Alzheimer’s is a disease suffered by more than 6 million Americans, and over 50
million worldwide. The disease slowly kills off cells in the brain, resulting in memory loss and
the loss of ability to do everyday tasks. It may come as a surprise, though, that Alzheimer’s is
actually inked with conditions in the liver. Recent studies have shown that many conditions that relate to the liver are also associated with cognitive decline.
A study published in 2022 by Nature Communications consisting of over 30,000 people
looked into the relationship between other parts of the body and the brain.
medicalnewstoday.com states, explaining what the research entailed, “They looked at the
structure and function of the heart, the size of the brain, abnormalities in the brain’s white
matter, and factors related to the liver, such as fat build-up and inflammation. The analysis
showed that there were direct and indirect connections between these organs, highlighting the impact of dysfunction across multiple organs.” This demonstrates the general idea that other parts of the body, including the heart and the liver, are able to affect the brain, which sets up the foundation for how defects in the liver can affect the onset of Alzheimer’s disease in the brain.
Studies presented at the Alzheimer’s Association International Conference, or AIIC, in
2018 showed that the environment, diet, and metabolism led to a change in the wellness of the brain; medicalnewstoday.com states this about a group of studies:
“The gut microbiome, diet, and lipid metabolism were identified as key factors. Changes in
gut bacteria composition and dietary choices can influence brain health, particularly in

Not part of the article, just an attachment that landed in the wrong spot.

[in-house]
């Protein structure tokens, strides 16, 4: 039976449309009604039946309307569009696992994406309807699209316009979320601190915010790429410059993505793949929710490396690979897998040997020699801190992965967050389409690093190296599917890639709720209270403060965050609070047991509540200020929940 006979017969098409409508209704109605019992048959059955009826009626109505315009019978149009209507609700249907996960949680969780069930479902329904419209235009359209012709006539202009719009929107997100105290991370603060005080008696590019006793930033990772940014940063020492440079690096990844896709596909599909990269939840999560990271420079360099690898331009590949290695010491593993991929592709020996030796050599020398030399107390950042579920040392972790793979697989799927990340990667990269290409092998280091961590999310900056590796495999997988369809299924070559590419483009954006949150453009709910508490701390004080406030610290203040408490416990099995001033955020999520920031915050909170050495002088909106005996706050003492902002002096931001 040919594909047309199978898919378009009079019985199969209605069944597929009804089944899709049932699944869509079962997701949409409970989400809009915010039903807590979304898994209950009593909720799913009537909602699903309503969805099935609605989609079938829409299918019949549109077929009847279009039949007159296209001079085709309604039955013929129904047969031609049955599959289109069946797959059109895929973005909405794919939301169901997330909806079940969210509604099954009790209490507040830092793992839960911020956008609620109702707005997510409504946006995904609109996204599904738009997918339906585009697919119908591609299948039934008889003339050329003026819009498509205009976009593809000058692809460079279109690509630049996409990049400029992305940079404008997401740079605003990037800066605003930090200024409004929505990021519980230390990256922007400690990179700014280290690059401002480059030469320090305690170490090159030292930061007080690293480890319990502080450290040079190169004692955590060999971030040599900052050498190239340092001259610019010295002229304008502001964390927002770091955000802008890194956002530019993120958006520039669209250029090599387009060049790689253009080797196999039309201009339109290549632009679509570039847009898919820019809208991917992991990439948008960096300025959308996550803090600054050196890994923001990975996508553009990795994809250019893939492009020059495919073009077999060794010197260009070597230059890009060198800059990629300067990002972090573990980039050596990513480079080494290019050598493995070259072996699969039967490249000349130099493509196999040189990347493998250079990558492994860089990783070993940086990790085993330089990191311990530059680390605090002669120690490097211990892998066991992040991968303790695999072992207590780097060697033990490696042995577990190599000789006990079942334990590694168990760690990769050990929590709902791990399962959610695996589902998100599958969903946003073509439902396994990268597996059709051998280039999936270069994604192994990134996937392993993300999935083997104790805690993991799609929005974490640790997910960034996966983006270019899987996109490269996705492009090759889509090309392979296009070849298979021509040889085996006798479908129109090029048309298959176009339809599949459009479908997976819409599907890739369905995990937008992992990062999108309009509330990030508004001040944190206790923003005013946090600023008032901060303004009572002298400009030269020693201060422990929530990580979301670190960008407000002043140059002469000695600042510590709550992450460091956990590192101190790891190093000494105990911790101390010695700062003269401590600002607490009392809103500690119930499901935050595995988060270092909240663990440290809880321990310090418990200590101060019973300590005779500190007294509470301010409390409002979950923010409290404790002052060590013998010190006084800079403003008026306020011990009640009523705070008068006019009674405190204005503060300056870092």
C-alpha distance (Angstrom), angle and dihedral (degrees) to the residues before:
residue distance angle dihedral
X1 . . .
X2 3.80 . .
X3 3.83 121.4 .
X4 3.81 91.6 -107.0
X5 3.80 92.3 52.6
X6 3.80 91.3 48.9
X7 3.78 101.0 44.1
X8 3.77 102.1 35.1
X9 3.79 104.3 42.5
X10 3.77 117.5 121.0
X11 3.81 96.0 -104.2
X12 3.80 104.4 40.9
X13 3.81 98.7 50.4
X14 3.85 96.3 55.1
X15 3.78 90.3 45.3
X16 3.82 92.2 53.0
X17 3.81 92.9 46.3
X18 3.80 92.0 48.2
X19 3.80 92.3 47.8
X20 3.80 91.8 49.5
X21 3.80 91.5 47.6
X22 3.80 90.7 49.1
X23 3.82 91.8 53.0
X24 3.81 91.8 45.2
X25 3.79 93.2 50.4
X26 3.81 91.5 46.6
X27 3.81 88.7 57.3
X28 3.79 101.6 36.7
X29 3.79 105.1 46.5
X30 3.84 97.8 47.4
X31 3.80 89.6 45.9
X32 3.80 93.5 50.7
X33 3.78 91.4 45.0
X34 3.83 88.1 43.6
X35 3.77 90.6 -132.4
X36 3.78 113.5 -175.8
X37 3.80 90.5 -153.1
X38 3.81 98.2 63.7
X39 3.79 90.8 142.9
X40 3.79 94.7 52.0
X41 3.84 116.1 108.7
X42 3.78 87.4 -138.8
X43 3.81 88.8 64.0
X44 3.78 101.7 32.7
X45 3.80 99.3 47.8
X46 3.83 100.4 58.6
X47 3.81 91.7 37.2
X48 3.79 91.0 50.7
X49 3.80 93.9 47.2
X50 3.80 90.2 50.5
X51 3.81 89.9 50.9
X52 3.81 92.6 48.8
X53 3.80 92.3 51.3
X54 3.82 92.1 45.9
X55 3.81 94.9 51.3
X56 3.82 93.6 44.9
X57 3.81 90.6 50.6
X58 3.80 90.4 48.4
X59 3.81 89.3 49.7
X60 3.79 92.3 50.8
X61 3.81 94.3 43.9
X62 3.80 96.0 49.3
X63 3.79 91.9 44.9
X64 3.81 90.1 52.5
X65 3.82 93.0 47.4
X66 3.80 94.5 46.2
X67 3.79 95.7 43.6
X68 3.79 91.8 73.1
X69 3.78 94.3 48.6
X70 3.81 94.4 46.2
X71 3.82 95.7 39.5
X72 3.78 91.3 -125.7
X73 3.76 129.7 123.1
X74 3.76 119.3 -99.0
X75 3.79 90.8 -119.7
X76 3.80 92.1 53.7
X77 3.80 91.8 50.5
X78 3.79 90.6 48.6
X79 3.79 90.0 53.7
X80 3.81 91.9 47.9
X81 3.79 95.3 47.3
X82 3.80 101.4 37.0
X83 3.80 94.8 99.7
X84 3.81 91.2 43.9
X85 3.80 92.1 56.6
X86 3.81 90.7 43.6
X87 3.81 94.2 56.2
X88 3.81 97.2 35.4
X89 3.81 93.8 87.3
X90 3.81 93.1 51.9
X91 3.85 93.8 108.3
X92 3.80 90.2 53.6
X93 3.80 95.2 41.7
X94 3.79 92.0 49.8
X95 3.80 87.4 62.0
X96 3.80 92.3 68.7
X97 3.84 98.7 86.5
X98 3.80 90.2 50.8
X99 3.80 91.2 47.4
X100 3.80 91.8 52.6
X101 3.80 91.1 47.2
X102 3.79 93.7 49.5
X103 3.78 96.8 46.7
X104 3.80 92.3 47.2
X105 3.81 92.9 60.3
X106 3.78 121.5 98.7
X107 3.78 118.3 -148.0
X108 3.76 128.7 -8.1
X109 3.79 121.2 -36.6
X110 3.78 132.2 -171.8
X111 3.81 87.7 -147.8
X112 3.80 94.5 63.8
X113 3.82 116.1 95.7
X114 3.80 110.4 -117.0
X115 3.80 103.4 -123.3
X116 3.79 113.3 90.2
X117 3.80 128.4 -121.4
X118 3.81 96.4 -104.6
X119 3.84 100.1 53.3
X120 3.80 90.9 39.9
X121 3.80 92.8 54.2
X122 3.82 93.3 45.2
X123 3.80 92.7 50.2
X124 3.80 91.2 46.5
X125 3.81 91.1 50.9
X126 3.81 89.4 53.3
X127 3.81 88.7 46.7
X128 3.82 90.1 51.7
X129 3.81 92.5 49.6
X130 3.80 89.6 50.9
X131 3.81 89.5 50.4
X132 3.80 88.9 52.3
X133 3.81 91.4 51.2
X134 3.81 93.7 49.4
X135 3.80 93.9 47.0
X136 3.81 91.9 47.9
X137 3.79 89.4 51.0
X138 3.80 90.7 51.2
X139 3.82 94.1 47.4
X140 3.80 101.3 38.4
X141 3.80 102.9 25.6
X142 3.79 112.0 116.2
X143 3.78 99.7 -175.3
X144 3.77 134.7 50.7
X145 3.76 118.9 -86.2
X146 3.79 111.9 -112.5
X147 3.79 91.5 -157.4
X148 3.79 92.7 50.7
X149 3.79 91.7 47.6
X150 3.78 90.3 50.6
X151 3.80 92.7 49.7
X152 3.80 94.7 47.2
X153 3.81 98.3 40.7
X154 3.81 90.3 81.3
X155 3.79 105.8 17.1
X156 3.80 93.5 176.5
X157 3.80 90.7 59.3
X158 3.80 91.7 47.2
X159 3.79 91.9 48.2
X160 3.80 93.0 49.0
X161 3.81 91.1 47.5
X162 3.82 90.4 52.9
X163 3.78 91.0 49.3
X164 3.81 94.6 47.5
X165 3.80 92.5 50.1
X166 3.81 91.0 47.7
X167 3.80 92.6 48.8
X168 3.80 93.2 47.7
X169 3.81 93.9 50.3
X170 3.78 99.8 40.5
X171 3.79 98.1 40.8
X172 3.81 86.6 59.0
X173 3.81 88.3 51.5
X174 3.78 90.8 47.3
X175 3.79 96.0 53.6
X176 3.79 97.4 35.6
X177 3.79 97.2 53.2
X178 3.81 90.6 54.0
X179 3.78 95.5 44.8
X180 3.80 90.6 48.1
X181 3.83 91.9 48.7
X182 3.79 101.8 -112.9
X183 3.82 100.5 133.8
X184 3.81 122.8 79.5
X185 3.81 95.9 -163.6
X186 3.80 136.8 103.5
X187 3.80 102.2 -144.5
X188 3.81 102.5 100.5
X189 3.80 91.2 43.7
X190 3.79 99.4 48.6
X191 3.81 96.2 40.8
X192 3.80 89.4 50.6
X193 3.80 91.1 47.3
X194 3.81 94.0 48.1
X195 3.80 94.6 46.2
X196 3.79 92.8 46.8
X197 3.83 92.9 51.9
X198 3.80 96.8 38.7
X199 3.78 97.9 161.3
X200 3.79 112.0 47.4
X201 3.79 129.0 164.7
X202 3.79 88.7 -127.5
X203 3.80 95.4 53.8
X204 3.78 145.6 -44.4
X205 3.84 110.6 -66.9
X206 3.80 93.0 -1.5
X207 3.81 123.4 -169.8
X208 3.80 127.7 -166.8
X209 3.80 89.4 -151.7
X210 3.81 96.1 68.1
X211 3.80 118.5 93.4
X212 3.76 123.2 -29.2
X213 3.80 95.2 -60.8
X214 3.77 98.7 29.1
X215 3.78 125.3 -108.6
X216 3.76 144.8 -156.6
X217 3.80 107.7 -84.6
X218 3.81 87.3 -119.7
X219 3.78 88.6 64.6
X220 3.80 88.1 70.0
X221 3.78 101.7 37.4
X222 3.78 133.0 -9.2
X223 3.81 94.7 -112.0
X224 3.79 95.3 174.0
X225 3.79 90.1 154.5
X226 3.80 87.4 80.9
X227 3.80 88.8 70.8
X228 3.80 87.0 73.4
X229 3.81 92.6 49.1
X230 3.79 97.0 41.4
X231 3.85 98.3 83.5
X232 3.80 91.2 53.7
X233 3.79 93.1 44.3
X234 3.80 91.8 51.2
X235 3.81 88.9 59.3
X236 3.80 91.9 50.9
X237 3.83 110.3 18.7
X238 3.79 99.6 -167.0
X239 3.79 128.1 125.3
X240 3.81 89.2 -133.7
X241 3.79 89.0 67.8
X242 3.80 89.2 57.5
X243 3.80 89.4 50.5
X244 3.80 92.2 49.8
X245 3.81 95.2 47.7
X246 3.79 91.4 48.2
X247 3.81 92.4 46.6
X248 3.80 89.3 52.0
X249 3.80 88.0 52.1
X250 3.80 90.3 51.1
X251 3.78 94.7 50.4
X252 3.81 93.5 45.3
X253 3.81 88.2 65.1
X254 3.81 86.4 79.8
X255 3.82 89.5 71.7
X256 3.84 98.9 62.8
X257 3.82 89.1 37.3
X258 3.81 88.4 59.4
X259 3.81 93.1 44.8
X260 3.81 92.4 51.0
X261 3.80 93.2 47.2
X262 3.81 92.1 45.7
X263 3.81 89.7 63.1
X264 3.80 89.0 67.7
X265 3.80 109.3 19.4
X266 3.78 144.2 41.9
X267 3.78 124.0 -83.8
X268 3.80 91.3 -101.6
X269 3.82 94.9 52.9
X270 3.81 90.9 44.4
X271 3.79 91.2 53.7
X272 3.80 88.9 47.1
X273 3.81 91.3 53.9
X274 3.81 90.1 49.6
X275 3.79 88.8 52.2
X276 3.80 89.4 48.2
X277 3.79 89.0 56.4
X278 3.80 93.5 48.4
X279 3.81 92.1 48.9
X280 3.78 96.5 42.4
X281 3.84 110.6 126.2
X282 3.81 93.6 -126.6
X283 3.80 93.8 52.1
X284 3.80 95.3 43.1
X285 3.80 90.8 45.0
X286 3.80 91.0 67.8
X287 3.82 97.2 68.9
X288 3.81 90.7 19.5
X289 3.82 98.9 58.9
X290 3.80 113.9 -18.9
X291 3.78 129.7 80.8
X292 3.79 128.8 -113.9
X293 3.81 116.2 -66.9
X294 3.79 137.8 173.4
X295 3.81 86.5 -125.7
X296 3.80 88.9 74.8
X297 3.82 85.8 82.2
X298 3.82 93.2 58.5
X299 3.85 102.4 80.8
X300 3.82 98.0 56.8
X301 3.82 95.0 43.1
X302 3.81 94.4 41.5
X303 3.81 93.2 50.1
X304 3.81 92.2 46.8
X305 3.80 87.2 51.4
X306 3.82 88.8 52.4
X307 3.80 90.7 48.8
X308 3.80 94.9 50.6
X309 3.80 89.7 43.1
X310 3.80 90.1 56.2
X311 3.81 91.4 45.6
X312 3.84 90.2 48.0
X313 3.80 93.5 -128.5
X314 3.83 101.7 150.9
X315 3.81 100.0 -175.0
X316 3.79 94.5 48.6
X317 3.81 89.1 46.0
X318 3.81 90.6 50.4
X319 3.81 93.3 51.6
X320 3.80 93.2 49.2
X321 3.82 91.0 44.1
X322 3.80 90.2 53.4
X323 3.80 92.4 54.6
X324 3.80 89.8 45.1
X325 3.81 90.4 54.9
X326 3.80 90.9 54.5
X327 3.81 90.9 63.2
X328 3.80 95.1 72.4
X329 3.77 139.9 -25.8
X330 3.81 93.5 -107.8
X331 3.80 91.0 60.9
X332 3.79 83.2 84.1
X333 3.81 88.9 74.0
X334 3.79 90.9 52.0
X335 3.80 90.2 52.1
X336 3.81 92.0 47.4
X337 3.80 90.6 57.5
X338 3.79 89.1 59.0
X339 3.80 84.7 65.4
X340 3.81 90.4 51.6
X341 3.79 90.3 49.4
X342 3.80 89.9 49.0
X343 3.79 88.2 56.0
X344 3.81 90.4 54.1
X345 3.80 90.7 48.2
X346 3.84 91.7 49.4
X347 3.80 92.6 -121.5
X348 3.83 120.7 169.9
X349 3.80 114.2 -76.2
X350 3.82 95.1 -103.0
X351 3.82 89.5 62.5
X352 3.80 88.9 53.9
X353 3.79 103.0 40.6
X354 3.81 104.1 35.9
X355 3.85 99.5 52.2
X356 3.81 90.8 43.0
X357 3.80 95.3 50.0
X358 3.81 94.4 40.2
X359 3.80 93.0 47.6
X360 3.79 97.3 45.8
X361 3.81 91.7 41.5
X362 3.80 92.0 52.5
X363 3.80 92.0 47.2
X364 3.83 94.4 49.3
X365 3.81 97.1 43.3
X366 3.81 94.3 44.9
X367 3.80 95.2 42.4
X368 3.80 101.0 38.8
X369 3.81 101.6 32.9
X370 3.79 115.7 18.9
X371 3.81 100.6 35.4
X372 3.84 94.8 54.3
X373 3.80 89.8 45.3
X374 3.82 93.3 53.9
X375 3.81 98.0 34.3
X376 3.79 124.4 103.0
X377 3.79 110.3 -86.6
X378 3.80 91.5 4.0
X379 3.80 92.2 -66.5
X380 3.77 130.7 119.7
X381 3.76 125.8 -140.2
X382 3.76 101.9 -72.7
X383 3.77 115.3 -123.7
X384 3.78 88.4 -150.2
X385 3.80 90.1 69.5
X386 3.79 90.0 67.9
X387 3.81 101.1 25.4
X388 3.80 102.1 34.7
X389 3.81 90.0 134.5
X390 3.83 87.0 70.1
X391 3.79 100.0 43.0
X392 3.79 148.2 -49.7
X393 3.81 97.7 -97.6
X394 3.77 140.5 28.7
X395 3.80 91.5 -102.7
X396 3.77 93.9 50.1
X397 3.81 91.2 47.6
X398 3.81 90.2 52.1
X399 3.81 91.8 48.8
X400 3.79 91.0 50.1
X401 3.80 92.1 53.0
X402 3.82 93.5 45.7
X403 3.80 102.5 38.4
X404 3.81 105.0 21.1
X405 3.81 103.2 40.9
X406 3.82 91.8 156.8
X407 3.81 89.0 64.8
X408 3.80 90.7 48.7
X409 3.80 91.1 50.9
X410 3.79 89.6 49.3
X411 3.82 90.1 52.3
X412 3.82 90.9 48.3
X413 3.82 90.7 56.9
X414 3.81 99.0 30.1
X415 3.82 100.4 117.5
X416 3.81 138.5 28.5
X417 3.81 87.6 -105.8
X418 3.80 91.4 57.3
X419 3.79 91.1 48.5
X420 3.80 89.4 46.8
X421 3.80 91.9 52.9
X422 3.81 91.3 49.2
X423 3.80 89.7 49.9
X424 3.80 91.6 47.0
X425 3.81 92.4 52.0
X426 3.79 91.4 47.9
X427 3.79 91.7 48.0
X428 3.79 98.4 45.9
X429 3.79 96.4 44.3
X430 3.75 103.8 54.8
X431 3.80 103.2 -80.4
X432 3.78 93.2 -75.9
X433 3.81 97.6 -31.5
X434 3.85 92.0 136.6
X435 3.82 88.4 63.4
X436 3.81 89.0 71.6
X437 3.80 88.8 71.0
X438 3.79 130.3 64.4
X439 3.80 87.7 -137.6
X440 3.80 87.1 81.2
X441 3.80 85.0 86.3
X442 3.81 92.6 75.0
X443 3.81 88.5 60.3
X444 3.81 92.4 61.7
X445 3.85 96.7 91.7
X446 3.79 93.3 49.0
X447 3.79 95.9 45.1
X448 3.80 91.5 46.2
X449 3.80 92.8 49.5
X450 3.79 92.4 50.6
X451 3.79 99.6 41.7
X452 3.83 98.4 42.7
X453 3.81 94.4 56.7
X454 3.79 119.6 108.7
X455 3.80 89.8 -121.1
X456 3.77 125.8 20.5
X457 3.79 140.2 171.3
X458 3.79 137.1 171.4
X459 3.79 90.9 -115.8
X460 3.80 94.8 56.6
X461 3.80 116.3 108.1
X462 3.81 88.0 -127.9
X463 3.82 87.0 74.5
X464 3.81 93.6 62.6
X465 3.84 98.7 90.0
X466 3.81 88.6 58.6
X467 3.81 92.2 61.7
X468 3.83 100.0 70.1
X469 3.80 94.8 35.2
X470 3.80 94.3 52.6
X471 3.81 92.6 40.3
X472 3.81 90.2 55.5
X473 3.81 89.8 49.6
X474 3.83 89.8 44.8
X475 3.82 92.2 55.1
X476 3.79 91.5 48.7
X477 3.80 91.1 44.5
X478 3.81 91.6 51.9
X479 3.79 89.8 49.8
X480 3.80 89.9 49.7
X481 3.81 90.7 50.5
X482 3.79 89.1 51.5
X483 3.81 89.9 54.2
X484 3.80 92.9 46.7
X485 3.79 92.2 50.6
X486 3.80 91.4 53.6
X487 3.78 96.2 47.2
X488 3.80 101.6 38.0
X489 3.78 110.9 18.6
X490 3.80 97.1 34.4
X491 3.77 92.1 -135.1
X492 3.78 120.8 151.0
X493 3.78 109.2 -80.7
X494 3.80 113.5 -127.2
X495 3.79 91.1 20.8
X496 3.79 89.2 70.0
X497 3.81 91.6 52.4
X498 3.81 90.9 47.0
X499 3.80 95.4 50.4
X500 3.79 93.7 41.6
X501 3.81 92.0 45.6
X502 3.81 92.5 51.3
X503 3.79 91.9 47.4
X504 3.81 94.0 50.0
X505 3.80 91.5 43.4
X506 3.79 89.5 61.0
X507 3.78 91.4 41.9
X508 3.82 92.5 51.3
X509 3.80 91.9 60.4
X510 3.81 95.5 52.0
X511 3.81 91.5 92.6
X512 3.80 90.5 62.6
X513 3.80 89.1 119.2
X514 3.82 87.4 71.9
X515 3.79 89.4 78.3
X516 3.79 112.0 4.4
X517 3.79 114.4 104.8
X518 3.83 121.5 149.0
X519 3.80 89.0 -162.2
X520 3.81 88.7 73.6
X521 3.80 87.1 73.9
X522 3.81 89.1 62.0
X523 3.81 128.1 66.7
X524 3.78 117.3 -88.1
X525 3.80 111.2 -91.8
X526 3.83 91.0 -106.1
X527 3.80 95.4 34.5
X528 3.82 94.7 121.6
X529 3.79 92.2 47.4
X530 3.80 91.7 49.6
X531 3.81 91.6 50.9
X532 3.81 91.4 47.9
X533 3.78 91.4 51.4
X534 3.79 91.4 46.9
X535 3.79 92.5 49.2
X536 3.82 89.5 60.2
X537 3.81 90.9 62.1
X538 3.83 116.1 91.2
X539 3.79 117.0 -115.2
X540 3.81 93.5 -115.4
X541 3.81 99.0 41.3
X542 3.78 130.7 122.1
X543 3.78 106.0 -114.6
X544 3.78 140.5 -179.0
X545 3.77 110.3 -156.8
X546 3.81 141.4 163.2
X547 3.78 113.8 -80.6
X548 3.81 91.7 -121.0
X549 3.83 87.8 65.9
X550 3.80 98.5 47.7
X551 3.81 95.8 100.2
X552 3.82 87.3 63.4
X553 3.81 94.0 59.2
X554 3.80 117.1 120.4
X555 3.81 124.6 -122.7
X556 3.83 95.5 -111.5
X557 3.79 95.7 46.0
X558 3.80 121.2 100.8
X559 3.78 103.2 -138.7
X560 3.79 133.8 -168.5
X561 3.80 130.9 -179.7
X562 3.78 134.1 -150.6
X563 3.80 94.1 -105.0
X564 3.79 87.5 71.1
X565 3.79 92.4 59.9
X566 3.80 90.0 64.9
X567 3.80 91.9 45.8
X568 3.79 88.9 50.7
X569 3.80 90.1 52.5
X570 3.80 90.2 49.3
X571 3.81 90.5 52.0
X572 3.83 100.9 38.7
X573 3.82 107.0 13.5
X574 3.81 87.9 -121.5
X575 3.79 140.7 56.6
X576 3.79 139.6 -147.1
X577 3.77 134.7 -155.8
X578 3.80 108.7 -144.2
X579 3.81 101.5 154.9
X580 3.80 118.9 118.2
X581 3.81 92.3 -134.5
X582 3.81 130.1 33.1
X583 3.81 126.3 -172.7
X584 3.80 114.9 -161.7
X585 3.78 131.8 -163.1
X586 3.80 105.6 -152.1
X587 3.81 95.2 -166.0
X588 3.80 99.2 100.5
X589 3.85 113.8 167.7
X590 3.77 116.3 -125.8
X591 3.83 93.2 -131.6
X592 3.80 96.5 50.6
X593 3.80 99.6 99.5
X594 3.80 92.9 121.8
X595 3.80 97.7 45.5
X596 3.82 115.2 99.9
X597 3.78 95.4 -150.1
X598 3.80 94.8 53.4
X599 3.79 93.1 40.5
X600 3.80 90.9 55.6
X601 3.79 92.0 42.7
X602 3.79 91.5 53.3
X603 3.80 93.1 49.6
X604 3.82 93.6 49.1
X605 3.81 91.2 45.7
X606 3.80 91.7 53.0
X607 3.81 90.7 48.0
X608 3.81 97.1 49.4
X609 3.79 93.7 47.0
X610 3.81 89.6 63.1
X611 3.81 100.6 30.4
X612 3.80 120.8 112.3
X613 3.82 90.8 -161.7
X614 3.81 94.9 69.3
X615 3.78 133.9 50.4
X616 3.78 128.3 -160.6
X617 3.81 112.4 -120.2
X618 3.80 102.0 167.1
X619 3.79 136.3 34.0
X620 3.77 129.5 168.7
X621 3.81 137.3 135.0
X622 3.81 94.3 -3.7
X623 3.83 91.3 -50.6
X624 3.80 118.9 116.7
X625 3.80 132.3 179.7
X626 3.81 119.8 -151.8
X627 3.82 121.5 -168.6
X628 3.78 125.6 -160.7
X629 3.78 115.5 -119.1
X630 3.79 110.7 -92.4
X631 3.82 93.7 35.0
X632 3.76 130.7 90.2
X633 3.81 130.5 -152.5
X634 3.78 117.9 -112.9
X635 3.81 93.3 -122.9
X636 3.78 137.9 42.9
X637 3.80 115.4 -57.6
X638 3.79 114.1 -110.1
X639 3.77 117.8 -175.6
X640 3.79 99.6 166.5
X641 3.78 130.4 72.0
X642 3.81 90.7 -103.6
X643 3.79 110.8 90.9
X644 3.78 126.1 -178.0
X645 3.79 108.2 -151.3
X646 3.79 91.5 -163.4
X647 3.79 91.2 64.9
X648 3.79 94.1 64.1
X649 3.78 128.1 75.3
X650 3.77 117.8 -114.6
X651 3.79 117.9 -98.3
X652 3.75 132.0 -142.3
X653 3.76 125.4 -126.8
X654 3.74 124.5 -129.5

Alzheimer’s disease. Modifying gut bacteria through dietary interventions has shown
promising results in improving memory and reducing inflammation in animal models.
Disruptions in lipid metabolism, specifically lower levels of plasmalogens in the liver, may
contribute to cognitive impairment and neurodegeneration in Alzheimer’s disease.”
In this study, presented at the Alzheimer’s Association International Conference
(AAIC) in 2018, it is demonstrated how seemingly unrelated factors can influence the
development of Alzheimer’s disease. Although indirectly, changes in the liver can lead to
devastating changes that can cause Alzheimer’s.
Inflammation is a main cause of this, which is supported by a study by Zhejiang
University researchers; medicalnewstoday states, “This research found Western diet poses a
risk factor for developing Alzheimer’s disease. A Western diet pattern led to brain
inflammation and is associated with the accumulation of harmful proteins in the brain.
Metabolic disorders, such as high cholesterol and fatty liver disease, accompanied these brain
changes.” In this study, it is shown that dietary choices can have a major impact on the brain
as eating higher cholesterol foods make metabolic disorders more likely to cause Alzheimer’s.
This is further supported by the fact that most cases of Alzheimer’s are found in Western
Europe and North America, both of which are known for having food that has noticeably
higher cholesterol than in Asia or Africa.
Alzheimer’s disease is devastating, but every bit of information we gain is information
that can be used to battle it. Understanding how malfunctions in the liver can result in
Alzheimer’s can help lead us to ways to avoid the disease much more easily. These insights
underscore the critical role of lifestyle factors, such as diet and metabolic health. Further, this
research demonstrates that the body is more holistic than it may have previously been thought to be. Thus, dysfunction in one system can have far-reaching implications in the rest of the body. This knowledge can also lead different findings that may even be completely unrelated to what is found in these studies, but equal important.